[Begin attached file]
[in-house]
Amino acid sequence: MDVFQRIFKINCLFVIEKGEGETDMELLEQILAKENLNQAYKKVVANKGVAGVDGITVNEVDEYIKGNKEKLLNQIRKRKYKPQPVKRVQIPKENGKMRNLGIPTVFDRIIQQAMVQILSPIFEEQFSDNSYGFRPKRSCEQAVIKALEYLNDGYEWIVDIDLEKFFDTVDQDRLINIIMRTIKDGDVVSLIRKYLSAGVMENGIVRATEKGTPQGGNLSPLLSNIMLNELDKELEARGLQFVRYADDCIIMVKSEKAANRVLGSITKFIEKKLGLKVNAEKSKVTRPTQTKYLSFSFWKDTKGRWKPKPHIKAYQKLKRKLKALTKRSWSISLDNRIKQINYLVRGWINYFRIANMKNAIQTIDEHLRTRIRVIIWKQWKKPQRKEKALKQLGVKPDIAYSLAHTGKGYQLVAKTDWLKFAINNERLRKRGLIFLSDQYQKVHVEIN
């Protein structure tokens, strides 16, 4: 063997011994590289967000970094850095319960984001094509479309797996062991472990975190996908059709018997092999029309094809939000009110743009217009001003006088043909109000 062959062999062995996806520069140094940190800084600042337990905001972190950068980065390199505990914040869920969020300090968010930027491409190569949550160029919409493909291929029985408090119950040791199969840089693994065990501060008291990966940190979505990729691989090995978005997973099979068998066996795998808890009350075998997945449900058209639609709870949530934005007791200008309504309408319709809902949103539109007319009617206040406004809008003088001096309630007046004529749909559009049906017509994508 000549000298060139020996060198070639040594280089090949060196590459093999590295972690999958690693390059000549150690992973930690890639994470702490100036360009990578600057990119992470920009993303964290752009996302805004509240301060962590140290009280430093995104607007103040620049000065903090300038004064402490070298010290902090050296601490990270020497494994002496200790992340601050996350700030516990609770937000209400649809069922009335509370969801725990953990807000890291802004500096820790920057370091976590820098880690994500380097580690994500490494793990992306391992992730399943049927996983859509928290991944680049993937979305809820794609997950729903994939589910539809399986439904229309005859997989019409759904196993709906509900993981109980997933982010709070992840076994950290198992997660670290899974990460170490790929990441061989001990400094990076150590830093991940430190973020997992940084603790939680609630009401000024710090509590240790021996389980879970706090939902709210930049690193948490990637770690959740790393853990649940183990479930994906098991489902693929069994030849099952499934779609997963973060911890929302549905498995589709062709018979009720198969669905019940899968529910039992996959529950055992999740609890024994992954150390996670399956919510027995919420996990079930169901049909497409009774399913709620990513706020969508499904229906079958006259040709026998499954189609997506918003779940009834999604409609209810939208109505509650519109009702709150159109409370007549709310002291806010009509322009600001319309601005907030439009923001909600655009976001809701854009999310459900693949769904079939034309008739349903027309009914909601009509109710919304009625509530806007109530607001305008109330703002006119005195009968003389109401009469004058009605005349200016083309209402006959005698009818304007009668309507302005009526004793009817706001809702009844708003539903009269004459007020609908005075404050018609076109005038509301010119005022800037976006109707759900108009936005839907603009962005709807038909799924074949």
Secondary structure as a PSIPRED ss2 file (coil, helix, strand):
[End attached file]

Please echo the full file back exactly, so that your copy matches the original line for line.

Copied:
[in-house]
Amino acid sequence: MDVFQRIFKINCLFVIEKGEGETDMELLEQILAKENLNQAYKKVVANKGVAGVDGITVNEVDEYIKGNKEKLLNQIRKRKYKPQPVKRVQIPKENGKMRNLGIPTVFDRIIQQAMVQILSPIFEEQFSDNSYGFRPKRSCEQAVIKALEYLNDGYEWIVDIDLEKFFDTVDQDRLINIIMRTIKDGDVVSLIRKYLSAGVMENGIVRATEKGTPQGGNLSPLLSNIMLNELDKELEARGLQFVRYADDCIIMVKSEKAANRVLGSITKFIEKKLGLKVNAEKSKVTRPTQTKYLSFSFWKDTKGRWKPKPHIKAYQKLKRKLKALTKRSWSISLDNRIKQINYLVRGWINYFRIANMKNAIQTIDEHLRTRIRVIIWKQWKKPQRKEKALKQLGVKPDIAYSLAHTGKGYQLVAKTDWLKFAINNERLRKRGLIFLSDQYQKVHVEIN
């Protein structure tokens, strides 16, 4: 063997011994590289967000970094850095319960984001094509479309797996062991472990975190996908059709018997092999029309094809939000009110743009217009001003006088043909109000 062959062999062995996806520069140094940190800084600042337990905001972190950068980065390199505990914040869920969020300090968010930027491409190569949550160029919409493909291929029985408090119950040791199969840089693994065990501060008291990966940190979505990729691989090995978005997973099979068998066996795998808890009350075998997945449900058209639609709870949530934005007791200008309504309408319709809902949103539109007319009617206040406004809008003088001096309630007046004529749909559009049906017509994508 000549000298060139020996060198070639040594280089090949060196590459093999590295972690999958690693390059000549150690992973930690890639994470702490100036360009990578600057990119992470920009993303964290752009996302805004509240301060962590140290009280430093995104607007103040620049000065903090300038004064402490070298010290902090050296601490990270020497494994002496200790992340601050996350700030516990609770937000209400649809069922009335509370969801725990953990807000890291802004500096820790920057370091976590820098880690994500380097580690994500490494793990992306391992992730399943049927996983859509928290991944680049993937979305809820794609997950729903994939589910539809399986439904229309005859997989019409759904196993709906509900993981109980997933982010709070992840076994950290198992997660670290899974990460170490790929990441061989001990400094990076150590830093991940430190973020997992940084603790939680609630009401000024710090509590240790021996389980879970706090939902709210930049690193948490990637770690959740790393853990649940183990479930994906098991489902693929069994030849099952499934779609997963973060911890929302549905498995589709062709018979009720198969669905019940899968529910039992996959529950055992999740609890024994992954150390996670399956919510027995919420996990079930169901049909497409009774399913709620990513706020969508499904229906079958006259040709026998499954189609997506918003779940009834999604409609209810939208109505509650519109009702709150159109409370007549709310002291806010009509322009600001319309601005907030439009923001909600655009976001809701854009999310459900693949769904079939034309008739349903027309009914909601009509109710919304009625509530806007109530607001305008109330703002006119005195009968003389109401009469004058009605005349200016083309209402006959005698009818304007009668309507302005009526004793009817706001809702009844708003539903009269004459007020609908005075404050018609076109005038509301010119005022800037976006109707759900108009936005839907603009962005709807038909799924074949």
Secondary structure as a PSIPRED ss2 file (coil, helix, strand):